Venezuela Has Held an American Citizen for More than 17 Months


by Sharon Rondeau

Joshua Holt from Facebook page of his mother, Laurie Moon Holt

(Dec. 14, 2017) — A press release from the U.S. State Department on Thursday called upon the Venezuelan government to release American citizen and Utahn Joshua Holt from the detention he has suffered for nearly 18 months.

On Tuesday, Holt and his wife were formally charged with illegal weapons possession and compelled to face trial in a country which has become increasingly hostile to the U.S. over the last year.

In late July, the U.S. imposed economic sanctions on the regime of Nicolas Maduro and condemned its elections as fraudulent.

In June of last year, Holt, a Mormon missionary, married Venezuelan Thamara Candelo, who he had met online, shortly after which both were charged with “illegal possession of weapons,” among other allegations.

The State Department press release states that “On December 12, U.S. citizen Joshua Holt was charged after more than 17 months of detention. U.S. Embassy personnel were not permitted to observe Mr. Holt’s court hearing on December 12.”

During Maduro’s reign, Venezuela has been plagued with food shortages, a sinking economy and deteriorating social structure.  Many Venezuelans have sought refuge from the chaos in Peru.

Candelo’s mother told NPR in March that she was present when Venezuelan government agents burst into her daughter’s apartment, where the family was staying after the wedding, and that the firearms found there were planted.

Holt had hoped to return to the U.S. with his bride and her two daughters and were awaiting an appointment to make arrangements for them to obtain visas when they were arrested.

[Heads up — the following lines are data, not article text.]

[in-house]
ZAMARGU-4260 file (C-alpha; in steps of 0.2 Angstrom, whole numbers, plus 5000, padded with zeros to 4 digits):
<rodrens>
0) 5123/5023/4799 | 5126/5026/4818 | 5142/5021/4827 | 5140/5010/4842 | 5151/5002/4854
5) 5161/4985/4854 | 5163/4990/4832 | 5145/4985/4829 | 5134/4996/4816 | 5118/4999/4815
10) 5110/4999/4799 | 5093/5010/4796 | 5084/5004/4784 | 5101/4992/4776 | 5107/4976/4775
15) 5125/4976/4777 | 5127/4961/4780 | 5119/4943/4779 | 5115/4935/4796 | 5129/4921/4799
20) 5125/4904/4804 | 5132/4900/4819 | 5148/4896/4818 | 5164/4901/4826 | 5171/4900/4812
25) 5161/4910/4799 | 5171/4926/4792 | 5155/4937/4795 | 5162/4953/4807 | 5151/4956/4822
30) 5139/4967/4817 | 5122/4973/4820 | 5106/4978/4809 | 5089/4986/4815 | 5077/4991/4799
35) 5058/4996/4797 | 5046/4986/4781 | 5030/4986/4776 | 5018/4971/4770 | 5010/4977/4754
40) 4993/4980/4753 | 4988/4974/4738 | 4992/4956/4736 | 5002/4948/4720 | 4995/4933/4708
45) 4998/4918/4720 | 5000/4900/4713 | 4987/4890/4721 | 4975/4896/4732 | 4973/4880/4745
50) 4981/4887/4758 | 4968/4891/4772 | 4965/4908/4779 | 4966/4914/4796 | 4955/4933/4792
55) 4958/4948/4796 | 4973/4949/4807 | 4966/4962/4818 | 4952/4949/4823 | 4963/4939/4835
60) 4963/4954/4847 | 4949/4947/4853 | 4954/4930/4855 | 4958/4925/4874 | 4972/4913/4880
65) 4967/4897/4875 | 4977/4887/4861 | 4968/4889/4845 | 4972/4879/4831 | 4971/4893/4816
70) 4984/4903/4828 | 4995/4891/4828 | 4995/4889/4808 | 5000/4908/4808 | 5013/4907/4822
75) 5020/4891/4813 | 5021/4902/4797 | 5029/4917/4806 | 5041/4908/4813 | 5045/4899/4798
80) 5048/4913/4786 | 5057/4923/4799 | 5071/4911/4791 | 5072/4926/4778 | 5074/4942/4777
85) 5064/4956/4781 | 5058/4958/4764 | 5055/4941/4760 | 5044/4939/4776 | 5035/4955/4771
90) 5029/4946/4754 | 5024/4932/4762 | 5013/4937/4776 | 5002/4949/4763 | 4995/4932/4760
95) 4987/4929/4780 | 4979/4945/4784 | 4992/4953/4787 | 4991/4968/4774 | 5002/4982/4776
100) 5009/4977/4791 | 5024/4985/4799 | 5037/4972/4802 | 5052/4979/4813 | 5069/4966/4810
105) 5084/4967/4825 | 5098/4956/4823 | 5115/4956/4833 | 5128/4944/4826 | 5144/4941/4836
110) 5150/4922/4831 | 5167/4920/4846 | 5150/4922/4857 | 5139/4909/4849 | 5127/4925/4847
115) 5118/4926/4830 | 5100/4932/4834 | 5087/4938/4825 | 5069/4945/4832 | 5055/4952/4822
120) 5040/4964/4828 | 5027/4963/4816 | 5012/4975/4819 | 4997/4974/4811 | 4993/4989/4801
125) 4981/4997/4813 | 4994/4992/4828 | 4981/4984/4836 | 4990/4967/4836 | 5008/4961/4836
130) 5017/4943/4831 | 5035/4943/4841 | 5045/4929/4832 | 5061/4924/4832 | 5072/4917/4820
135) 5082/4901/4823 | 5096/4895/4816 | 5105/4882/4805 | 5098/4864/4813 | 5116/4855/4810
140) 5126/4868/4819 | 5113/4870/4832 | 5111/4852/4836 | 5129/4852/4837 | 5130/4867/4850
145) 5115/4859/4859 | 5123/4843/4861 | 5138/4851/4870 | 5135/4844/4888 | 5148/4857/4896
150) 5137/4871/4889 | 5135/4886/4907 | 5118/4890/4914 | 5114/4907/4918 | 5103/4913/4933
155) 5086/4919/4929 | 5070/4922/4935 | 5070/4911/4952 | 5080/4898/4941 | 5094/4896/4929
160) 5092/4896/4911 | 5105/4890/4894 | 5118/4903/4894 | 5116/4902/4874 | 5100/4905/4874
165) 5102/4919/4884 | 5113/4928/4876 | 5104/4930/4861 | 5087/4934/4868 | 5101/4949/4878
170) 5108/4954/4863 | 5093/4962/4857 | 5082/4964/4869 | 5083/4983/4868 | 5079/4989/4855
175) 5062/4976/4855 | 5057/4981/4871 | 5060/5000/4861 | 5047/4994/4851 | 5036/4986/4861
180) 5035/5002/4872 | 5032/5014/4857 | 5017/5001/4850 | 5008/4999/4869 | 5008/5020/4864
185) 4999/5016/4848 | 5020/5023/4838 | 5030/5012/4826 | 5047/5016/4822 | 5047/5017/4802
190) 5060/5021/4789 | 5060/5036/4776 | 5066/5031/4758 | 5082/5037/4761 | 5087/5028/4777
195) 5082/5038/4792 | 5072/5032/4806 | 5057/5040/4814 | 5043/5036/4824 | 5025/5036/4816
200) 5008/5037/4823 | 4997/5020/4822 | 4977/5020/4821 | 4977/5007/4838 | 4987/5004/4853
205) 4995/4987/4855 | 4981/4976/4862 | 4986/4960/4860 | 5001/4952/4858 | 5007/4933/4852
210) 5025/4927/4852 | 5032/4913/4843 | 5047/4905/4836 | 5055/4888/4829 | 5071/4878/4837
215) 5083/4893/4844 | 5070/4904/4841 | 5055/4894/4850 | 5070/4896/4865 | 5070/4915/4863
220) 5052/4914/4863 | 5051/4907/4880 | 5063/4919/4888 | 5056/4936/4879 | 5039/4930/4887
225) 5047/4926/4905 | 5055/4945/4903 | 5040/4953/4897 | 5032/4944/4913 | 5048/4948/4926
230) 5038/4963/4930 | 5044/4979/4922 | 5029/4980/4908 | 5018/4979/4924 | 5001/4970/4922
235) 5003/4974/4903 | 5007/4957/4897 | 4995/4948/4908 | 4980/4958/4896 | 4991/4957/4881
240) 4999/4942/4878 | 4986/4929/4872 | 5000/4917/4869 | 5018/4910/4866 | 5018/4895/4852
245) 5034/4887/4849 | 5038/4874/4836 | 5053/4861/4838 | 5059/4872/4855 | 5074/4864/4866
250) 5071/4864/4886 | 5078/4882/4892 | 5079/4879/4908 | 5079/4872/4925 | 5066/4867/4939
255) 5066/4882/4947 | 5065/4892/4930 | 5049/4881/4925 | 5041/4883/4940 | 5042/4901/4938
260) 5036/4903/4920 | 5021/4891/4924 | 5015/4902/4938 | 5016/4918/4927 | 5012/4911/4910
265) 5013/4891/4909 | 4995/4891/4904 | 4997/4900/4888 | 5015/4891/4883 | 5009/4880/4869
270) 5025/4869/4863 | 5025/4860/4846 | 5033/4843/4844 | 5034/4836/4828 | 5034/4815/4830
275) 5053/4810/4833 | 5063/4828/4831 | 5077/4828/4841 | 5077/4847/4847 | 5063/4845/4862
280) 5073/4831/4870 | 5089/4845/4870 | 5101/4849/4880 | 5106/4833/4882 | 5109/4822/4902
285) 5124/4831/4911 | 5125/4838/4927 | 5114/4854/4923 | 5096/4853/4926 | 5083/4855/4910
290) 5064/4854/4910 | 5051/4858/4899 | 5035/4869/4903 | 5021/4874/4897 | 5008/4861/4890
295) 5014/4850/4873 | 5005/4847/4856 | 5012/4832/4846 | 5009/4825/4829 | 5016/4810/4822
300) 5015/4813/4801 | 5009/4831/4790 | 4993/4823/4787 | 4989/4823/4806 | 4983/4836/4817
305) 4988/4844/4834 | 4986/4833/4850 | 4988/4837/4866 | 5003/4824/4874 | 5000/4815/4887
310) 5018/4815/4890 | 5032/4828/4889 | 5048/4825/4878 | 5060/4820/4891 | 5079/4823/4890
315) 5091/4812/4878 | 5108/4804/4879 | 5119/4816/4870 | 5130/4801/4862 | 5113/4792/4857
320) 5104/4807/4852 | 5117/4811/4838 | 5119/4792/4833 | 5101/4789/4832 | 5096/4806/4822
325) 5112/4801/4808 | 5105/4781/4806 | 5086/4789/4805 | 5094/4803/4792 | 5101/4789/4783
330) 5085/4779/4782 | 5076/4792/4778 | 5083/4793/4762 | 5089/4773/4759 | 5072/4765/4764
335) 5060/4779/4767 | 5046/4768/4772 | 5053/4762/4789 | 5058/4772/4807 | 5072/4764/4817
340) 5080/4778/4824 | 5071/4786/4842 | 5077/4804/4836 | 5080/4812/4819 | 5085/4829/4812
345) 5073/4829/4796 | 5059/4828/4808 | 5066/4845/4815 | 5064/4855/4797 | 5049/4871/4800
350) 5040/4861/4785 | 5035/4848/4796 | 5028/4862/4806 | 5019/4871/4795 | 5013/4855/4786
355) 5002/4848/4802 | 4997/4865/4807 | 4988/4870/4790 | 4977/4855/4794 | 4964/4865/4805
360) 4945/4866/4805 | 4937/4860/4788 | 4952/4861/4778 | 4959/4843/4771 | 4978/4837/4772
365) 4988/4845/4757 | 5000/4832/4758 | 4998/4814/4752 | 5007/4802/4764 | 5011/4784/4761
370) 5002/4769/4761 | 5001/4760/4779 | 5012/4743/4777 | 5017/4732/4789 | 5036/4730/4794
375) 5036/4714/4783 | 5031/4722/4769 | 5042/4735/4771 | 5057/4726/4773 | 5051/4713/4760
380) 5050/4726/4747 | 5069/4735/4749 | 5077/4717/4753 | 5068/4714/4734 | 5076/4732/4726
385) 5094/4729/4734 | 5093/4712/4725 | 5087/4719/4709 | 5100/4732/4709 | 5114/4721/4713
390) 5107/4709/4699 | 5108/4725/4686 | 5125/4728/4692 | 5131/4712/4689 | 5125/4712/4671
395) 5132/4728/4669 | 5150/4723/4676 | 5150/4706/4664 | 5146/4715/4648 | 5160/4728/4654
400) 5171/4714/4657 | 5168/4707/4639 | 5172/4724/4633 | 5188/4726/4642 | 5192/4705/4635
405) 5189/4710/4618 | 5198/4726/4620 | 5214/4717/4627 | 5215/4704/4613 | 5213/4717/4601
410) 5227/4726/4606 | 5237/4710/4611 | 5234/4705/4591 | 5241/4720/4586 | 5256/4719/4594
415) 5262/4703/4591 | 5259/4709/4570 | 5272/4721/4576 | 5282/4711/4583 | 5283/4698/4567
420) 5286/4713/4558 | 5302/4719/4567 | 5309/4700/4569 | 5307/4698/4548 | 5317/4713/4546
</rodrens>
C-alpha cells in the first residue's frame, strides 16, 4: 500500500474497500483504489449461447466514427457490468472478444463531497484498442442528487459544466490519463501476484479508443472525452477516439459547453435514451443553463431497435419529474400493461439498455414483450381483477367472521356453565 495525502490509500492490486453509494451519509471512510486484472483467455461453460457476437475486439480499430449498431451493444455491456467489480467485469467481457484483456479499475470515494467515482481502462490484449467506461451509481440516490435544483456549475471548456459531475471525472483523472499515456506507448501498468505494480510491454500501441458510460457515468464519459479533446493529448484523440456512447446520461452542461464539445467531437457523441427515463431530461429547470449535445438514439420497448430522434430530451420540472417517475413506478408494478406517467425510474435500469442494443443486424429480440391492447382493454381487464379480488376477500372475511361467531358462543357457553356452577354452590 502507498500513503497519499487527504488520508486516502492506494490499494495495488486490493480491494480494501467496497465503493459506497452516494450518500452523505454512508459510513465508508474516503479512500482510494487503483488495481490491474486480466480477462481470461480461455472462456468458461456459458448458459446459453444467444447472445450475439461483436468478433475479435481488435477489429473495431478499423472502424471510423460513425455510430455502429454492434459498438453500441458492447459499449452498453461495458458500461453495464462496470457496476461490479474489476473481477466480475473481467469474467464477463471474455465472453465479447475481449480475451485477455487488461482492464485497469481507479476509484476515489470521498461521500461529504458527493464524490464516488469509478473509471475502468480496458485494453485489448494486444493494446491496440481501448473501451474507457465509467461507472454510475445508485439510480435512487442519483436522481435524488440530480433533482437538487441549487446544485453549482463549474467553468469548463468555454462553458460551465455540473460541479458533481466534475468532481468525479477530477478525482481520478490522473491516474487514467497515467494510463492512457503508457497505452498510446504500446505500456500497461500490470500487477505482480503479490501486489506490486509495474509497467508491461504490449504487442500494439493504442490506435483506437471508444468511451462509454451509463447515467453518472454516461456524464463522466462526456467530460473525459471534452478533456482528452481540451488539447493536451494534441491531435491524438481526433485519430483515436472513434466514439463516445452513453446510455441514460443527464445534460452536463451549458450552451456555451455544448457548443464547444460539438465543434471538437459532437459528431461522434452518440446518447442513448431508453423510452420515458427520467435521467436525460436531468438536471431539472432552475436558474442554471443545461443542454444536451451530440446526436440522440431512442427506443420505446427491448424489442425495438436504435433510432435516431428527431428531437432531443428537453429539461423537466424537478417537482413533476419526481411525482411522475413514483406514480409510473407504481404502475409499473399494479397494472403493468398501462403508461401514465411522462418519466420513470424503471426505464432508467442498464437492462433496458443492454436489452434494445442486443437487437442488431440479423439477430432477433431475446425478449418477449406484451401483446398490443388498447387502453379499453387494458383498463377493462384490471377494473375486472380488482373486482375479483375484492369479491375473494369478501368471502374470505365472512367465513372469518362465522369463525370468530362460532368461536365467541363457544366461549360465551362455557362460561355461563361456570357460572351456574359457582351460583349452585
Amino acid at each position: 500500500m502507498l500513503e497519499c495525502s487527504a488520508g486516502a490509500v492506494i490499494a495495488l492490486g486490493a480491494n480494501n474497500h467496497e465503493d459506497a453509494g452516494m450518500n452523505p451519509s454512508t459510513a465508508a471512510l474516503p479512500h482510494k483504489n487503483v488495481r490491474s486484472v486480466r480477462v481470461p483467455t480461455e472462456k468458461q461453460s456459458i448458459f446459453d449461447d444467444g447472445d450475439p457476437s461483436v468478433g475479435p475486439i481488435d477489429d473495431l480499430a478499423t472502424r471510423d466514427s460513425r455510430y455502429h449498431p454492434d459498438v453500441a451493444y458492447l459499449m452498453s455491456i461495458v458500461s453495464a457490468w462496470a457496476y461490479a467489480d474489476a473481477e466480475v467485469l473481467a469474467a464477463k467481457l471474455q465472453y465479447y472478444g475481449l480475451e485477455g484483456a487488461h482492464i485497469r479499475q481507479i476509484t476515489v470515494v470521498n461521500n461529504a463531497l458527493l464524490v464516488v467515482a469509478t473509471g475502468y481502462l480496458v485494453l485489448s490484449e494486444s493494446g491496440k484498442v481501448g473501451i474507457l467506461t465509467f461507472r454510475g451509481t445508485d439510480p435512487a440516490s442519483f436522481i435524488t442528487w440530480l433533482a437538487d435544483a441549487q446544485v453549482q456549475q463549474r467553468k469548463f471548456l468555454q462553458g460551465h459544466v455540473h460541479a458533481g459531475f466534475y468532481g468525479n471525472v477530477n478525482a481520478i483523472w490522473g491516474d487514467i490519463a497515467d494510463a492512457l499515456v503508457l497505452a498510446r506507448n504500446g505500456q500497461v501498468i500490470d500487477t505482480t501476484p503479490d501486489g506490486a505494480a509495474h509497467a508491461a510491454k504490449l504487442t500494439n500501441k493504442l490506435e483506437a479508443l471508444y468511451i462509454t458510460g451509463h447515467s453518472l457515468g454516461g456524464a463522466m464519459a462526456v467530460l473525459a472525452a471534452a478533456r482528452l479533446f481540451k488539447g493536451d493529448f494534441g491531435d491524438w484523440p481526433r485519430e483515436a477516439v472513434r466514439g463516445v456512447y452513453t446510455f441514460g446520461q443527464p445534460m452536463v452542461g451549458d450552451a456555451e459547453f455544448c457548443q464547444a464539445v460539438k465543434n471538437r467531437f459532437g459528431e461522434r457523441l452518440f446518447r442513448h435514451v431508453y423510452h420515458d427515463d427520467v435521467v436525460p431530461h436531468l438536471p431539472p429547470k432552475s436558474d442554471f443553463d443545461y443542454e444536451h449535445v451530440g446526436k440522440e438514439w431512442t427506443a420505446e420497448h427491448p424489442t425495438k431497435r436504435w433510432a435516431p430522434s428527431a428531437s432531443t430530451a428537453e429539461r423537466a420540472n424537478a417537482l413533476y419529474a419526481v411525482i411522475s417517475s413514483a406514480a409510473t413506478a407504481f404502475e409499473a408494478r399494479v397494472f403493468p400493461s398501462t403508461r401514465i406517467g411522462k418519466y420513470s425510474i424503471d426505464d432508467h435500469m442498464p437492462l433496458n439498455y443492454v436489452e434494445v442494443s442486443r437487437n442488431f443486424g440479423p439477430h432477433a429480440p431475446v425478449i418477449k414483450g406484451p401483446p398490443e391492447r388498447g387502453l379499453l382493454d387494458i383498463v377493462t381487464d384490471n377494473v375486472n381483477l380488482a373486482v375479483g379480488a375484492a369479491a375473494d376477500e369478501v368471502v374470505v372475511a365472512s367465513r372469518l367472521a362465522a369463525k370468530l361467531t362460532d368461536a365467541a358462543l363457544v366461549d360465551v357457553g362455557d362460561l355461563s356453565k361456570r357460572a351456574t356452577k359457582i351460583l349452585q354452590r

In July, Holt’s mother reported that her son had fallen out of a bunk bed while in detention and “could have a concussion.”  A BBC report on Wednesday stated that Holt recorded a message in which he said he is experiencing dizziness, stomach pain and vomiting. He is said to desperately need hospitalization.

On November 17, 2017, Breitbart reported that Holt has been “tortured” while in prison and has lost 50 pounds.

The State Department additionally wrote in Thursday’s statement:

The United States remains extremely concerned for Mr. Holt’s health and welfare, which continues to deteriorate under the custody of SEBIN, the Venezuelan intelligence agency. The Embassy has repeatedly requested consular access pursuant to the Vienna Convention on Consular Relations. Venezuela is legally obligated in accordance with the Convention to permit U.S. consular officers to visit U.S. citizens detained there. Too often, access is only belatedly granted, only to be canceled, withdrawn, or simply ignored, as was the case on December 12. We call on the Venezuelan government to grant immediate consular access to Mr. Holt. We remind the Venezuelan government that pursuant to its international obligations, Venezuela must grant Mr. Holt fair trial guarantees. His life should not be jeopardized under SEBIN’s custody. Therefore we renew our call for Mr. Holt’s immediate release on humanitarian grounds.

SEBIN is Venezuela’s national intelligence service launched on June 2, 2010 under the late Venezuelan dictator Hugo Chavez.

U.S. Rep. Mia Love and Sen. Orrin Hatch of Utah have been attempting to convince Venezuelan authorities through various channels to release Holt given his reported deteriorating medical situation.  In a Facebook post on April 27, Hatch reported that Holt’s mother, Laurie Holt, met with him in his Washington office along with U.S. State Department Under Secretary Thomas Shannon, to discuss possible ways in which her son’s freedom could be secured.


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